Atikokan Generating Station Operating on Biomass

Plant is the Largest 100 per cent Biomass-Fueled Power Plant in North America

TORONTO, Sept. 10, 2014 /CNW/ - Ontario Power Generation's (OPG) Atikokan Generating Station (GS) is now operating on biomass.  Biomass is an emerging fuel source that is recognized as beneficial to climate change mitigation.  The station is the largest power plant in North America fuelled by 100 per cent biomass.

"The conversion of Atikokan will ensure a clean, reliable, sustainable and local supply of electricity for the region," said Bob Chiarelli, Minister of Energy. "I am very happy to see this facility playing an active role in helping us deliver on the commitments in our Long-Term Energy Plan."

"Ontario is a leader in green energy production and technology and the conversion of the Atikokan Generating Station is a great example of innovative new opportunities available in Northern Ontario," said Bill Mauro, MPP Thunder Bay-Atikokan. "This facility will create and maintain well-paying jobs right here in our community and will contribute to Ontario's clean energy strategy."

"Northwestern Ontario is on the leading edge of some very exciting new mining and forestry developments and I am very pleased that our government is taking action to meet the future energy needs of our region," said Michael Gravelle, MPP, Thunder Bay-Superior North. "This project is not only providing more clean power to Ontarians, it is creating promising new economic opportunities and sustainable jobs for Northwestern Ontario in the green energy and forestry industries."

"Close to 100 per cent of the electricity OPG produces is from sources that are virtually free of emissions that cause smog or contribute to climate change.  Atikokan GS is a unique addition to our clean energy portfolio as it provides dispatchable, renewable energy that can be used when the power system needs it," said OPG's President and CEO, Tom Mitchell.

"The biomass conversion and solutions developed for the Atikokan GS are cutting edge and OPG is at the forefront of this innovative technology. The project is the first of its kind in Ontario and will bring economic benefits to northwestern Ontario for years to come," Mitchell added.

Plant is the Largest 100 per cent Biomass-Fueled Power Plant in North America

The Atikokan Generating Station (GS) conversion project got underway in mid-2012 with ground preparation and the construction of two silos, each 44 metres tall and 21 metres in diameter. Each silo can store up to 5,000 tonnes of wood pellets.  Modifications to the boiler and a new Distributed Controls System were also required.  As well, new truck receiving and transfer infrastructure was built. 

OPG has fuel supply contracts in place with two companies in northwestern Ontario -- Rentech Inc. and Resolute Forest Products Canada. Each will supply 45,000 tonnes of wood pellets annually for a total of 90,000 tonnes.  Having two suppliers enhances reliability of supply.  Both suppliers have employment arrangements with local Aboriginal communities. Transportation contracts are also in place.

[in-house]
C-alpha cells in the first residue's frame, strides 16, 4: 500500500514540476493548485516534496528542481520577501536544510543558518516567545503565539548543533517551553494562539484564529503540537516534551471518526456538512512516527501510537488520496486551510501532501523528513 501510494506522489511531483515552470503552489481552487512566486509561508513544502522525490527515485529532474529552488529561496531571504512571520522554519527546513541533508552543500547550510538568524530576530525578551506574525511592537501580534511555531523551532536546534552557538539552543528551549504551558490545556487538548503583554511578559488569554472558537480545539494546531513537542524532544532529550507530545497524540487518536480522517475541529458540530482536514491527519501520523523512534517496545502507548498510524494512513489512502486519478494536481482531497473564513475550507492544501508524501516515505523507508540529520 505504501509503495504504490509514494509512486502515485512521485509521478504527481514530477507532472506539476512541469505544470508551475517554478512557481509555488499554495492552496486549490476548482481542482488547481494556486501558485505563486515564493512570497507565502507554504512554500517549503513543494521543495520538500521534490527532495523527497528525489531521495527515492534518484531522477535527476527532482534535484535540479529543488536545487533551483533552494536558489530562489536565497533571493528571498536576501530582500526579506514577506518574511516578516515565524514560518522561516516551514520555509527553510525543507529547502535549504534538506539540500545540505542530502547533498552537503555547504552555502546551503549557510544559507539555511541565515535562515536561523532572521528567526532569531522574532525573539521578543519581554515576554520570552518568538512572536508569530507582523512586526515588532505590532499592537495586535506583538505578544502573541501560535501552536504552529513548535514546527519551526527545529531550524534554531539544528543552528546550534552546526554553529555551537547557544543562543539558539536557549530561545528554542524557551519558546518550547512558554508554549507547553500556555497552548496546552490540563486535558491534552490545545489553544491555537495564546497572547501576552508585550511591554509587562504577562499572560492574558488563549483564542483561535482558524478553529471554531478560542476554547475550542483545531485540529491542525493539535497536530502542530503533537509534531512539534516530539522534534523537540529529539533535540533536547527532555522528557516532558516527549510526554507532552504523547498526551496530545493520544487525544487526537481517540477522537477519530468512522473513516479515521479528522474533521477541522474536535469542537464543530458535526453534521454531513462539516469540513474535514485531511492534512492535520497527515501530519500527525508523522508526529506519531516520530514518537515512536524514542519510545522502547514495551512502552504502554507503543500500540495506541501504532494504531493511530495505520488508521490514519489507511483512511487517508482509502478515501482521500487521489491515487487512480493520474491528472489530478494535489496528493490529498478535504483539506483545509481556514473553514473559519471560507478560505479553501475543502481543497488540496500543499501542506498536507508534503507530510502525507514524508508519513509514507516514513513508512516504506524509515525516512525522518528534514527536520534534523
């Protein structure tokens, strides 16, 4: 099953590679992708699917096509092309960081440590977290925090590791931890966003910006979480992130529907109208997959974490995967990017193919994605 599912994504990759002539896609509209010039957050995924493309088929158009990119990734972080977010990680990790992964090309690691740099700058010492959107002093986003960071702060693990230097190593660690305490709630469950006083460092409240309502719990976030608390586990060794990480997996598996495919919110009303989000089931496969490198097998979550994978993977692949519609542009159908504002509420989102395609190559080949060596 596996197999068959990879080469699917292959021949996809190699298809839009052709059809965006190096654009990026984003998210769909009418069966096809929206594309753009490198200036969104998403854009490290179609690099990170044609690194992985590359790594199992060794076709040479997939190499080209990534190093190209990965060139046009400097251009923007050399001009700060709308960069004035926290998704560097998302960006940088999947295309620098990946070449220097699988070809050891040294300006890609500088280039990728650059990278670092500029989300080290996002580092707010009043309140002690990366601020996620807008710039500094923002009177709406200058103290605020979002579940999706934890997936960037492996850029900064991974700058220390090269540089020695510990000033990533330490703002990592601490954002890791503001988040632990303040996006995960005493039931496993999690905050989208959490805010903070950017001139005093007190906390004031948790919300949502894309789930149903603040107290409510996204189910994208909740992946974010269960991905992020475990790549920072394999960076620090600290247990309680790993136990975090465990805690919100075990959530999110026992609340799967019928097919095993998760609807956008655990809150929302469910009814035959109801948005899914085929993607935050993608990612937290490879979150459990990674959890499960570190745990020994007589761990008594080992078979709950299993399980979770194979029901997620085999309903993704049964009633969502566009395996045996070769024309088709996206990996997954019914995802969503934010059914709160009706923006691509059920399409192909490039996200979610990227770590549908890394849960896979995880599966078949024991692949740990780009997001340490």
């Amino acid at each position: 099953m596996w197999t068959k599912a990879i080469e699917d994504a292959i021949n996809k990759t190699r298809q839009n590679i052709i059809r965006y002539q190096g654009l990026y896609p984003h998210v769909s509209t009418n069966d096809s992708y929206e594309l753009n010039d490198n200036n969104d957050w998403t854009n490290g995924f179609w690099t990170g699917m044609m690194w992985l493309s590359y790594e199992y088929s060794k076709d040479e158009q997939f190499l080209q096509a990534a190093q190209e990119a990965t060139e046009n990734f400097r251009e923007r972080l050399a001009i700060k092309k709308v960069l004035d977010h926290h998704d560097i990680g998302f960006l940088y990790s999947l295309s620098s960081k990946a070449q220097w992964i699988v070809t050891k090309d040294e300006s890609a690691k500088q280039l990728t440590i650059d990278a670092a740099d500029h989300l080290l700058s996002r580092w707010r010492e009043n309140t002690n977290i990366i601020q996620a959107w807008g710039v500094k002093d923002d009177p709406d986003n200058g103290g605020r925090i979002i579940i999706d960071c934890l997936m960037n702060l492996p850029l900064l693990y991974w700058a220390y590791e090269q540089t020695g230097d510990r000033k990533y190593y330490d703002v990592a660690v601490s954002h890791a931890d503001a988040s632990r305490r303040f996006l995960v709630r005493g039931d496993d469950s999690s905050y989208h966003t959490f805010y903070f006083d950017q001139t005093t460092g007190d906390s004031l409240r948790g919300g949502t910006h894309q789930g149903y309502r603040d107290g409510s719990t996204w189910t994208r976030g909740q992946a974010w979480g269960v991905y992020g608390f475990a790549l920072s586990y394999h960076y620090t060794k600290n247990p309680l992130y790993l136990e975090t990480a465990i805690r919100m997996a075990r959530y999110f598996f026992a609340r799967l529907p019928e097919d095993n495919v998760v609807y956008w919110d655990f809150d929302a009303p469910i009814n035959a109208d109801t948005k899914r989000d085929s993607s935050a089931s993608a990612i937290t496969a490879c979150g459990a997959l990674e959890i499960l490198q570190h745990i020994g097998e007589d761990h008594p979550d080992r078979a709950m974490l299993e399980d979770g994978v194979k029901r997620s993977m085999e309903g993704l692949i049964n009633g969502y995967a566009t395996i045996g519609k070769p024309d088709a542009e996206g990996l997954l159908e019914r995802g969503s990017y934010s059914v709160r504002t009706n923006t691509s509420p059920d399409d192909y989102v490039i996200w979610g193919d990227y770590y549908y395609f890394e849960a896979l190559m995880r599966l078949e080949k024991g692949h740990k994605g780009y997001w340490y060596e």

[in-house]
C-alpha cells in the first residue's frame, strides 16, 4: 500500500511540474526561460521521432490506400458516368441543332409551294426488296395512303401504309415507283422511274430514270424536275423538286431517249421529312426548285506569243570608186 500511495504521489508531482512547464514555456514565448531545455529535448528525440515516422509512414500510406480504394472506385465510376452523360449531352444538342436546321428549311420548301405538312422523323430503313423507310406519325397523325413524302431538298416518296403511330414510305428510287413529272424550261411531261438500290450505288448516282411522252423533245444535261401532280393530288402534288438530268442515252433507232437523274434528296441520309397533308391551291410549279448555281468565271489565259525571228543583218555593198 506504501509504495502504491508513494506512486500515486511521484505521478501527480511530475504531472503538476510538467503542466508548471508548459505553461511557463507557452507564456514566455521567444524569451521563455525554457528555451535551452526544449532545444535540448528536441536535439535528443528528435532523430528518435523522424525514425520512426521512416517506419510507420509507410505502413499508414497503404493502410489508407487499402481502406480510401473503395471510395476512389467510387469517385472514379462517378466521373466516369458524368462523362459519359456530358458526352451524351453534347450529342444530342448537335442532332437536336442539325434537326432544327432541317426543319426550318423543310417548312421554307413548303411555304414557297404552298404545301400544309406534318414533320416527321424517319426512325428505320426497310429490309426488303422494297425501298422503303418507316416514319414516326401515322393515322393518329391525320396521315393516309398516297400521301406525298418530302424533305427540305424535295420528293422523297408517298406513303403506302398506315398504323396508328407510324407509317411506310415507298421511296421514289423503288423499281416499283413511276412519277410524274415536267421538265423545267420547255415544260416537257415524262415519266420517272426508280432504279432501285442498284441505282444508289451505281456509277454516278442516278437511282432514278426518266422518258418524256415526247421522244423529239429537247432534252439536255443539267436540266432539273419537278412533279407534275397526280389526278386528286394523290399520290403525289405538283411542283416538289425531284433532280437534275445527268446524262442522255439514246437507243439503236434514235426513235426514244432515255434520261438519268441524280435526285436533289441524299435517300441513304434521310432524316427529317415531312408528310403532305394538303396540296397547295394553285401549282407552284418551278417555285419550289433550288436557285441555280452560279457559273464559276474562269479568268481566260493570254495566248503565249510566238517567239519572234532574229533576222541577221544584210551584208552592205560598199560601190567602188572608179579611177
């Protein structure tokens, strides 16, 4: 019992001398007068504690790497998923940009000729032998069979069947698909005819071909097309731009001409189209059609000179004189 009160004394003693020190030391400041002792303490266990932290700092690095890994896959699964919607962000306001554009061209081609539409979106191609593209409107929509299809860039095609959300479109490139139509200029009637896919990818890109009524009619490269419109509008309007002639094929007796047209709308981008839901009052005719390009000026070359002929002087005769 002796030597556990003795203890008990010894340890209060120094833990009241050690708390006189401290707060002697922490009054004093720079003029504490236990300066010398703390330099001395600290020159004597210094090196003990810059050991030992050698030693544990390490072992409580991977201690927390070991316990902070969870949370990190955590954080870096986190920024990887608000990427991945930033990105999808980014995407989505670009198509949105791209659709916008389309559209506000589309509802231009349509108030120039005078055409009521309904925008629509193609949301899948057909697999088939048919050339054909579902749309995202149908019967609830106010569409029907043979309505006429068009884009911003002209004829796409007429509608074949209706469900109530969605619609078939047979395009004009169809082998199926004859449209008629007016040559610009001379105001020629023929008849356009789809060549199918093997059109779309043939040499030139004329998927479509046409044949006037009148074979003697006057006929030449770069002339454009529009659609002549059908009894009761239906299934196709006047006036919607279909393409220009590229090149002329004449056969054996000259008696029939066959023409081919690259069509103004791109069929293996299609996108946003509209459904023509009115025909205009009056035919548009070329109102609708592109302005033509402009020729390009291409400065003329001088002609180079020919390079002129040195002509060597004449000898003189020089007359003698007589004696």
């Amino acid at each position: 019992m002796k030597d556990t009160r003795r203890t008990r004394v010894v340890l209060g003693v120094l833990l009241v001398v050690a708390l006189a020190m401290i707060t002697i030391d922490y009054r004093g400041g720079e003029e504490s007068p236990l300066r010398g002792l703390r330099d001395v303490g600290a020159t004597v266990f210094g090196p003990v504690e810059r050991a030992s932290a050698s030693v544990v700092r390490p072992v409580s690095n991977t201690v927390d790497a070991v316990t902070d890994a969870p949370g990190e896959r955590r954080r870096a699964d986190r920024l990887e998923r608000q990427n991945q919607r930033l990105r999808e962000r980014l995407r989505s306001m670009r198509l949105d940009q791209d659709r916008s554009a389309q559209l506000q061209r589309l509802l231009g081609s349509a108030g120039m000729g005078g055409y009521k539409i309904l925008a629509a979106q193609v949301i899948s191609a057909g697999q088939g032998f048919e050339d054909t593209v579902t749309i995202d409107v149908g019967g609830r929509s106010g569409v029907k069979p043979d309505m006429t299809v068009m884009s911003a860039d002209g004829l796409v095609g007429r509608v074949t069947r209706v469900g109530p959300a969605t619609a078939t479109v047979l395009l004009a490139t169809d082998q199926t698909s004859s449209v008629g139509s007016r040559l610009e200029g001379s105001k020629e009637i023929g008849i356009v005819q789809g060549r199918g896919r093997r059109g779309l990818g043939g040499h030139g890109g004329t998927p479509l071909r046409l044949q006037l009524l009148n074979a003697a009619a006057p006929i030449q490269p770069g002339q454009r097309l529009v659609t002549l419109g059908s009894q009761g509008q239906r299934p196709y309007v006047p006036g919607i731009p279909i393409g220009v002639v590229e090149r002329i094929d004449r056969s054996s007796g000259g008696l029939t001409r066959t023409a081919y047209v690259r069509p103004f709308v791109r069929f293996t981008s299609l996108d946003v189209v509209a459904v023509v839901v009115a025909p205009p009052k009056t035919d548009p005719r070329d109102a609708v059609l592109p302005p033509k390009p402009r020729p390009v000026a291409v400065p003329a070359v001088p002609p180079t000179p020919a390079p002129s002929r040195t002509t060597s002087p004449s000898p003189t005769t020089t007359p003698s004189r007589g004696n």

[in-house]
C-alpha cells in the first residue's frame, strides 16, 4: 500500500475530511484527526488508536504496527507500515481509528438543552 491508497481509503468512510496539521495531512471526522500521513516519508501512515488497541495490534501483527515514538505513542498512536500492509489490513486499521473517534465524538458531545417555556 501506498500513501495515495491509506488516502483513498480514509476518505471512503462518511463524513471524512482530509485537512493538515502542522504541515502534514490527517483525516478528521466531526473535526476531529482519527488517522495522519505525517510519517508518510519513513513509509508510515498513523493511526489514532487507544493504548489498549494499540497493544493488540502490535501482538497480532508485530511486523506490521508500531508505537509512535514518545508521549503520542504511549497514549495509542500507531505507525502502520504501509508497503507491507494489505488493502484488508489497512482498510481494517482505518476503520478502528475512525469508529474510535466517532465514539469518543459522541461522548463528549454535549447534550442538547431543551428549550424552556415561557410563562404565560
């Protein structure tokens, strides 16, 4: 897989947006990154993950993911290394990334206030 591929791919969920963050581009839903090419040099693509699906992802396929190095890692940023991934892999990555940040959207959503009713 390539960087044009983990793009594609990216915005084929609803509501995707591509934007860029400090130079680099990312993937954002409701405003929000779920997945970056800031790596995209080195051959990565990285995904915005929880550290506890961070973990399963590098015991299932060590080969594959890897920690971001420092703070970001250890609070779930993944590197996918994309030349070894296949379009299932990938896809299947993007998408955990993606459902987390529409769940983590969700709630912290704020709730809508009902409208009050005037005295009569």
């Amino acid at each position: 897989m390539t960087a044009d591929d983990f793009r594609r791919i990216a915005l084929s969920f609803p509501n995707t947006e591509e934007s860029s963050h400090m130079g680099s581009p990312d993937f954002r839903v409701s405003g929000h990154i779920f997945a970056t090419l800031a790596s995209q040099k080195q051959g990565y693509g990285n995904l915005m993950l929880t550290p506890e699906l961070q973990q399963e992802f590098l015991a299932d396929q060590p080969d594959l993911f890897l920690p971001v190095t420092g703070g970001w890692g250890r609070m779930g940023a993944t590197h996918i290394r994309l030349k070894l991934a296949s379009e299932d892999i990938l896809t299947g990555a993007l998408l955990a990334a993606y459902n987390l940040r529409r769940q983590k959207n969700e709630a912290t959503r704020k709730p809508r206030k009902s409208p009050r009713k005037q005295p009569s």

Pellets are received from self-unloading, rear discharge trucks that have their own discharging system built into the trailers. A new receiving system transports the pellets to the large storage silos by conveyor belt and a bucket elevator.  When needed for production, the pellets are delivered to the plant on a first-in, first-out basis from the silos via new conveyor belts and a second bucket elevator. Once inside the powerhouse, the pellets are pulverized and fed into the boiler, much the same way as coal was previously.  Due to the similar heat content of lignite coal and wood pellets, the Atikokan boiler design was an ideal candidate for fuel conversion.  All 15 burners were replaced with Doosan Mark IV biomass burners. New ash transport systems have also been installed.

The Pembina Institute conducted a Biomass Sustainability Analysis in 2011 that included climate change implications of electricity generation using biomass fuel.  The report identified that harvesting biomass for electricity production is sustainable. A biomass program using wood pellets at a rate of two million tonnes per year is possible with no systemic decline in forest carbon stocks over time.  This, together with Ontario's sustainable forest management planning process and practices, means OPG's biomass program can satisfy the United Nations Framework Convention on Climate Change (UNFCCC) definition of renewable biomass. Fuel at Atikokan GS is required to come from sources that meet the UNFCCC definition of renewable biomass. A wood pellet electricity pathway offers a greenhouse gas benefit of 90 per cent compared to coal.

The Pembina study is supported by 2010 and 2014 University of Toronto (U of T) papers that included researchers from the Ministry of Natural Resources and Forestry, the U of T, the Pembina Institute and others.

Atikokan GS and Thunder Bay GS burned their last coal for electricity production on Sept. 11, 2012 and April 8, 2014, respectively.  The coal plants at Lambton GS and Nanticoke GS are being placed in a safe shutdown state and will remain in place with the potential to be converted to clean fuel in the future. All OPG thermal plants have now ceased burning coal.

SOURCE: Ontario Power Generation Inc.

For further information:

Ontario Power Generation
Media Relations
416-592-4008 or 1-877-592-4008
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